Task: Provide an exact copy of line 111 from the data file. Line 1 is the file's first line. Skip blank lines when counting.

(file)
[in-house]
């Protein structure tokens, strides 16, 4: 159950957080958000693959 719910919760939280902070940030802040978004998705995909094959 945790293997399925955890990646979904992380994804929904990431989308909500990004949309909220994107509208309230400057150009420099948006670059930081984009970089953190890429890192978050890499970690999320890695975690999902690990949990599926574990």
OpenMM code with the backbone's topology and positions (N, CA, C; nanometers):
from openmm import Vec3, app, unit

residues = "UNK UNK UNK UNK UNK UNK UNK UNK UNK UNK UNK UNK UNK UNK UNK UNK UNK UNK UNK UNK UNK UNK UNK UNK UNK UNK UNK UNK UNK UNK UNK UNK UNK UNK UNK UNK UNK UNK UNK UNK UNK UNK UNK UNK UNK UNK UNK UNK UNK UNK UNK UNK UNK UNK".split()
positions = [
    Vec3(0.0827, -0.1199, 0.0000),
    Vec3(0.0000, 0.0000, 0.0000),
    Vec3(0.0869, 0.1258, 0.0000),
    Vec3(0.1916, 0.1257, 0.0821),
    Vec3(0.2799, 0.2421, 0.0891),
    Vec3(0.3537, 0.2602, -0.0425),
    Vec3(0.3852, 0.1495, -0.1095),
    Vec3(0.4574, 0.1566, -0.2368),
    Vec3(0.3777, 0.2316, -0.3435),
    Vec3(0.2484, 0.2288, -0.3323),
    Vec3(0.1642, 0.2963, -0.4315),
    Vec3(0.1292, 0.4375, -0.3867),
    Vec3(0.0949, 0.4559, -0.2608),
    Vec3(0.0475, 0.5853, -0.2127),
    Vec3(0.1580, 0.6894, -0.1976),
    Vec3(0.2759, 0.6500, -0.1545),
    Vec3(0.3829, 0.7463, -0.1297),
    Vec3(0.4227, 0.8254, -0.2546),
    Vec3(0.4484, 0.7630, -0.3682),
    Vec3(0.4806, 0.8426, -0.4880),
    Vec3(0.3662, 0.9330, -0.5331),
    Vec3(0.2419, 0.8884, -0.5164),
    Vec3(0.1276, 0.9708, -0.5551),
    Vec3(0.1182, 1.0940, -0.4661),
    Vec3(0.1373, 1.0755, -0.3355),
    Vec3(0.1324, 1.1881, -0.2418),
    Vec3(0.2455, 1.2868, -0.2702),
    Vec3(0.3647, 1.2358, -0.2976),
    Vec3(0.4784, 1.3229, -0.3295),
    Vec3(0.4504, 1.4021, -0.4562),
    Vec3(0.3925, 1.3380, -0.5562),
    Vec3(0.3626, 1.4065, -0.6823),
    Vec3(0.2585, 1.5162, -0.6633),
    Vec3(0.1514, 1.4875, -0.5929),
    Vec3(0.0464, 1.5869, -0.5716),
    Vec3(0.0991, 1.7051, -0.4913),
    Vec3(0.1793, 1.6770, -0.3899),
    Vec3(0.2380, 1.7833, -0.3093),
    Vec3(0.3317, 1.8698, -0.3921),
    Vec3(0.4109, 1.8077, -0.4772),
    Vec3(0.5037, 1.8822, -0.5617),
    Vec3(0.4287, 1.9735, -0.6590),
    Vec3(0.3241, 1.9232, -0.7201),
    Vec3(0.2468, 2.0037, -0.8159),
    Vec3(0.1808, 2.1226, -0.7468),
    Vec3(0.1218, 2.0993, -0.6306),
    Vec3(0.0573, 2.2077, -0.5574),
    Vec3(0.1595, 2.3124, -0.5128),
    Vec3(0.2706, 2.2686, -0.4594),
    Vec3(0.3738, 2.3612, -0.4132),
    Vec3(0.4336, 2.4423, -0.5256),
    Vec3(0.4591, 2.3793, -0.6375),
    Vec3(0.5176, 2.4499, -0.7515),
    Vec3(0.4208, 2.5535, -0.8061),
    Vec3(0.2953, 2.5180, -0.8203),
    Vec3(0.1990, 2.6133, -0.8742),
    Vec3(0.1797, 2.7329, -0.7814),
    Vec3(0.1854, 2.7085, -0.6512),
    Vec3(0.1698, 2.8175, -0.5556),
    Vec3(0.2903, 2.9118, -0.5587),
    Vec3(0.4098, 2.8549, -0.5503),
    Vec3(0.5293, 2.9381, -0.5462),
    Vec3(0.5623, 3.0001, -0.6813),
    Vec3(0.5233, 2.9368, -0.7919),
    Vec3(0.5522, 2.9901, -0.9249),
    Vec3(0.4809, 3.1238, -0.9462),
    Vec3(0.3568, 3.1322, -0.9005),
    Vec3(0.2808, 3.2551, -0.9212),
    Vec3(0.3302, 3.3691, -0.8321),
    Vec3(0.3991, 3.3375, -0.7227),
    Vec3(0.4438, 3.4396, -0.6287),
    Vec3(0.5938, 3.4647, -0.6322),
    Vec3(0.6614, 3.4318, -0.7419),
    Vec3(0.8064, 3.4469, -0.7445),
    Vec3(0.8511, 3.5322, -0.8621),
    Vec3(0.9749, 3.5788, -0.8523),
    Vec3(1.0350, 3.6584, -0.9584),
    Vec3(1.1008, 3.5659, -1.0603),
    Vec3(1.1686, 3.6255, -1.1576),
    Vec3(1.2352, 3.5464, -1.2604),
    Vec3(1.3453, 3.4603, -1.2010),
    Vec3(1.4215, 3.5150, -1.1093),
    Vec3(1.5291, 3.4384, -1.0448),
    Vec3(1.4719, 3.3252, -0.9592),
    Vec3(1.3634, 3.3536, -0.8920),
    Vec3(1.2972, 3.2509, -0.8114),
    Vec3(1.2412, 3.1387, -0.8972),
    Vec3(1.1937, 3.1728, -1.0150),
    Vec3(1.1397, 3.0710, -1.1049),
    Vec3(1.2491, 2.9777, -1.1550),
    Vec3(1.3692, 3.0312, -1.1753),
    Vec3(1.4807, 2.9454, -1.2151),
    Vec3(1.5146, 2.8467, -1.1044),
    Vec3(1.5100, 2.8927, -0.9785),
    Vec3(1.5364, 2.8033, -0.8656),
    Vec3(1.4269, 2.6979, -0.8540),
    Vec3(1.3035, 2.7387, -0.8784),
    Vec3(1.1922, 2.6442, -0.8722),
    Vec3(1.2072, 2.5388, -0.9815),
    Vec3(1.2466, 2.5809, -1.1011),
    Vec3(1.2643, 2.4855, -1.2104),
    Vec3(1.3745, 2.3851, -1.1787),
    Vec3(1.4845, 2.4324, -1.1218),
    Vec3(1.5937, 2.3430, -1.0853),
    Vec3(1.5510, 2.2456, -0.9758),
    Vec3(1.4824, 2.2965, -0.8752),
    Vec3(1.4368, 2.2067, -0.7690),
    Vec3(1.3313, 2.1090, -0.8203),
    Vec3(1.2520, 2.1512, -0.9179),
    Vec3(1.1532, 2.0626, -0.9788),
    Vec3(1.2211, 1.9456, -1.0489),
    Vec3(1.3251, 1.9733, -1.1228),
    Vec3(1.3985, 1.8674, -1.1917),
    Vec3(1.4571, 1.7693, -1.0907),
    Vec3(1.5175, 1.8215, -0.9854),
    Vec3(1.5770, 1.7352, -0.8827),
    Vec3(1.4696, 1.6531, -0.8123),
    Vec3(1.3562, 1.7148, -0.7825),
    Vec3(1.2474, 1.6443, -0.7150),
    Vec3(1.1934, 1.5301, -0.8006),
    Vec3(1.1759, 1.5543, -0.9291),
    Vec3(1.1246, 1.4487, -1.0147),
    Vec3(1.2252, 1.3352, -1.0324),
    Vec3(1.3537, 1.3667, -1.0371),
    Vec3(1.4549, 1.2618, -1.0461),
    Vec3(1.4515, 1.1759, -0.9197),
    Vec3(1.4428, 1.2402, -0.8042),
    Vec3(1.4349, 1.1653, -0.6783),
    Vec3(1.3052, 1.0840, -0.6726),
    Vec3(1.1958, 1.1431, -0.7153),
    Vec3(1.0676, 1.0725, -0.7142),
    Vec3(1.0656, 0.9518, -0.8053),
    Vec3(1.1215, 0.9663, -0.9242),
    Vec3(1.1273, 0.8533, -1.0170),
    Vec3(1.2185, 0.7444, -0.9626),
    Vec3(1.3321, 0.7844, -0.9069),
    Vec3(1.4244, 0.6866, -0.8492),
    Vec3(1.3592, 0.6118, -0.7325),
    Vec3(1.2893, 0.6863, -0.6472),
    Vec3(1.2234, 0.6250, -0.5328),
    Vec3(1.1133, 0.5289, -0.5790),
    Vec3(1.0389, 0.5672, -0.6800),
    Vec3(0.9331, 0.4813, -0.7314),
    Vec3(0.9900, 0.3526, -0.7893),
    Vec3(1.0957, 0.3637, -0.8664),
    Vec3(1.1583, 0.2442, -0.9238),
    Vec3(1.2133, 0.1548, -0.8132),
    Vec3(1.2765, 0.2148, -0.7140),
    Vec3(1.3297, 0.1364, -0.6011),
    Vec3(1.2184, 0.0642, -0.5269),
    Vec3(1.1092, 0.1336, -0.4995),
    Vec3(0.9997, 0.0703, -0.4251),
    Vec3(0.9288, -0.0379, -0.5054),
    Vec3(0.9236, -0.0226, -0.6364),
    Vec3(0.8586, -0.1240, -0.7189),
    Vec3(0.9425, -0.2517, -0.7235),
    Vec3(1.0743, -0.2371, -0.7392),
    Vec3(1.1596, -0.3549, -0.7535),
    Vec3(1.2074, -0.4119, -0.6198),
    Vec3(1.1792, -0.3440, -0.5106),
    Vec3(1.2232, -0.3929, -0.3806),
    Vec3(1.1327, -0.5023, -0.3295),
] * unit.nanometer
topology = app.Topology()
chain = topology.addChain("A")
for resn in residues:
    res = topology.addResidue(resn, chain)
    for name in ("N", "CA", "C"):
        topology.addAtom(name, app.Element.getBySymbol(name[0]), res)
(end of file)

    Vec3(1.5510, 2.2456, -0.9758),